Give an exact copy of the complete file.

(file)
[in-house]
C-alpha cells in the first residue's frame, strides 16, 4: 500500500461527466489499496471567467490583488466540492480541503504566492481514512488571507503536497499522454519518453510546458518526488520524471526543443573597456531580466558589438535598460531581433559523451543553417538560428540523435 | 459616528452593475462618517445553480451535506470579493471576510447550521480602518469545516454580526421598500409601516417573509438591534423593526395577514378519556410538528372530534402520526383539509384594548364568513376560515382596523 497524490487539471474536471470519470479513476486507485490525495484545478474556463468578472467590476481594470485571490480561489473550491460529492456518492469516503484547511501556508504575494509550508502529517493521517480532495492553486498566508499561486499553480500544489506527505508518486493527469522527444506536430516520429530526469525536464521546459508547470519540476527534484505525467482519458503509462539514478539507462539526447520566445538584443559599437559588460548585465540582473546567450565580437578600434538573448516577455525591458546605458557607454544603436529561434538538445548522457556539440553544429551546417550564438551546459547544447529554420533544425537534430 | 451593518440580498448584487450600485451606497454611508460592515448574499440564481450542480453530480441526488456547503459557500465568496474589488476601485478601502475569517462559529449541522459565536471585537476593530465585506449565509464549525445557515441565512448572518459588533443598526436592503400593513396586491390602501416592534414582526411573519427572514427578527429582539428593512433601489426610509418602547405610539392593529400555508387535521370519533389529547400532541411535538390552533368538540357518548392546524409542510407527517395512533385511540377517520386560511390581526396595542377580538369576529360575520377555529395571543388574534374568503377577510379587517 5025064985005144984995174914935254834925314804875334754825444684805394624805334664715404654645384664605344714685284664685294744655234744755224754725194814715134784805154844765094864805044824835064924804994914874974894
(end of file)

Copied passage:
[in-house]
C-alpha cells in the first residue's frame, strides 16, 4: 500500500461527466489499496471567467490583488466540492480541503504566492481514512488571507503536497499522454519518453510546458518526488520524471526543443573597456531580466558589438535598460531581433559523451543553417538560428540523435 | 459616528452593475462618517445553480451535506470579493471576510447550521480602518469545516454580526421598500409601516417573509438591534423593526395577514378519556410538528372530534402520526383539509384594548364568513376560515382596523 497524490487539471474536471470519470479513476486507485490525495484545478474556463468578472467590476481594470485571490480561489473550491460529492456518492469516503484547511501556508504575494509550508502529517493521517480532495492553486498566508499561486499553480500544489506527505508518486493527469522527444506536430516520429530526469525536464521546459508547470519540476527534484505525467482519458503509462539514478539507462539526447520566445538584443559599437559588460548585465540582473546567450565580437578600434538573448516577455525591458546605458557607454544603436529561434538538445548522457556539440553544429551546417550564438551546459547544447529554420533544425537534430 | 451593518440580498448584487450600485451606497454611508460592515448574499440564481450542480453530480441526488456547503459557500465568496474589488476601485478601502475569517462559529449541522459565536471585537476593530465585506449565509464549525445557515441565512448572518459588533443598526436592503400593513396586491390602501416592534414582526411573519427572514427578527429582539428593512433601489426610509418602547405610539392593529400555508387535521370519533389529547400532541411535538390552533368538540357518548392546524409542510407527517395512533385511540377517520386560511390581526396595542377580538369576529360575520377555529395571543388574534374568503377577510379587517 5025064985005144984995174914935254834925314804875334754825444684805394624805334664715404654645384664605344714685284664685294744655234744755224754725194814715134784805154844765094864805044824835064924804994914874974894